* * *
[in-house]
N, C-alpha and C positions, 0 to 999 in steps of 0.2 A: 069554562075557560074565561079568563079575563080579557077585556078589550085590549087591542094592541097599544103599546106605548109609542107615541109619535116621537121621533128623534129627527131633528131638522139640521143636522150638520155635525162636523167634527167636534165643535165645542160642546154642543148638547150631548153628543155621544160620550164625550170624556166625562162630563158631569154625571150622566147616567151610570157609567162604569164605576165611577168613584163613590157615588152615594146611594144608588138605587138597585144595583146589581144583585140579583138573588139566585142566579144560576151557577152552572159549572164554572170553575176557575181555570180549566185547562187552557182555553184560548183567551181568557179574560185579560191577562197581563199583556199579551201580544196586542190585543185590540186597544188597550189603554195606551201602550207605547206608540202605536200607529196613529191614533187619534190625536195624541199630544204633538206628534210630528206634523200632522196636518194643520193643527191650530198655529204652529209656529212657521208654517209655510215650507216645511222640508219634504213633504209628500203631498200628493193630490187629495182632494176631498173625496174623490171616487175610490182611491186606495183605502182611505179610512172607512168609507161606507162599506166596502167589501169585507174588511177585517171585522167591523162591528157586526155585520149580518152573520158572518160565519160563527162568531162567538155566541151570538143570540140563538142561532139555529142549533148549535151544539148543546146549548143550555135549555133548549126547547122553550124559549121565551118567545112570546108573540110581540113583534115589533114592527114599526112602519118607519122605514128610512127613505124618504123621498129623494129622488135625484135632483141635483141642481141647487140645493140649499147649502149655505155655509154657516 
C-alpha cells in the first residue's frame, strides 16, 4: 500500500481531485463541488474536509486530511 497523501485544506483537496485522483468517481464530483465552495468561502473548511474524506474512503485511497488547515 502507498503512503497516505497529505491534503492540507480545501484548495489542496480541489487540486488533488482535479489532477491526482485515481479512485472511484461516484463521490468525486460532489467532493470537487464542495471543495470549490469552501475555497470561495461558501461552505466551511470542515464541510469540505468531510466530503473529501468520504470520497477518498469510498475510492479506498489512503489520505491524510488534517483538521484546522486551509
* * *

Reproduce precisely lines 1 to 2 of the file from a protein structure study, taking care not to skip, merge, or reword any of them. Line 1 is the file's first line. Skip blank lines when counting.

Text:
[in-house]
N, C-alpha and C positions, 0 to 999 in steps of 0.2 A: 069554562075557560074565561079568563079575563080579557077585556078589550085590549087591542094592541097599544103599546106605548109609542107615541109619535116621537121621533128623534129627527131633528131638522139640521143636522150638520155635525162636523167634527167636534165643535165645542160642546154642543148638547150631548153628543155621544160620550164625550170624556166625562162630563158631569154625571150622566147616567151610570157609567162604569164605576165611577168613584163613590157615588152615594146611594144608588138605587138597585144595583146589581144583585140579583138573588139566585142566579144560576151557577152552572159549572164554572170553575176557575181555570180549566185547562187552557182555553184560548183567551181568557179574560185579560191577562197581563199583556199579551201580544196586542190585543185590540186597544188597550189603554195606551201602550207605547206608540202605536200607529196613529191614533187619534190625536195624541199630544204633538206628534210630528206634523200632522196636518194643520193643527191650530198655529204652529209656529212657521208654517209655510215650507216645511222640508219634504213633504209628500203631498200628493193630490187629495182632494176631498173625496174623490171616487175610490182611491186606495183605502182611505179610512172607512168609507161606507162599506166596502167589501169585507174588511177585517171585522167591523162591528157586526155585520149580518152573520158572518160565519160563527162568531162567538155566541151570538143570540140563538142561532139555529142549533148549535151544539148543546146549548143550555135549555133548549126547547122553550124559549121565551118567545112570546108573540110581540113583534115589533114592527114599526112602519118607519122605514128610512127613505124618504123621498129623494129622488135625484135632483141635483141642481141647487140645493140649499147649502149655505155655509154657516 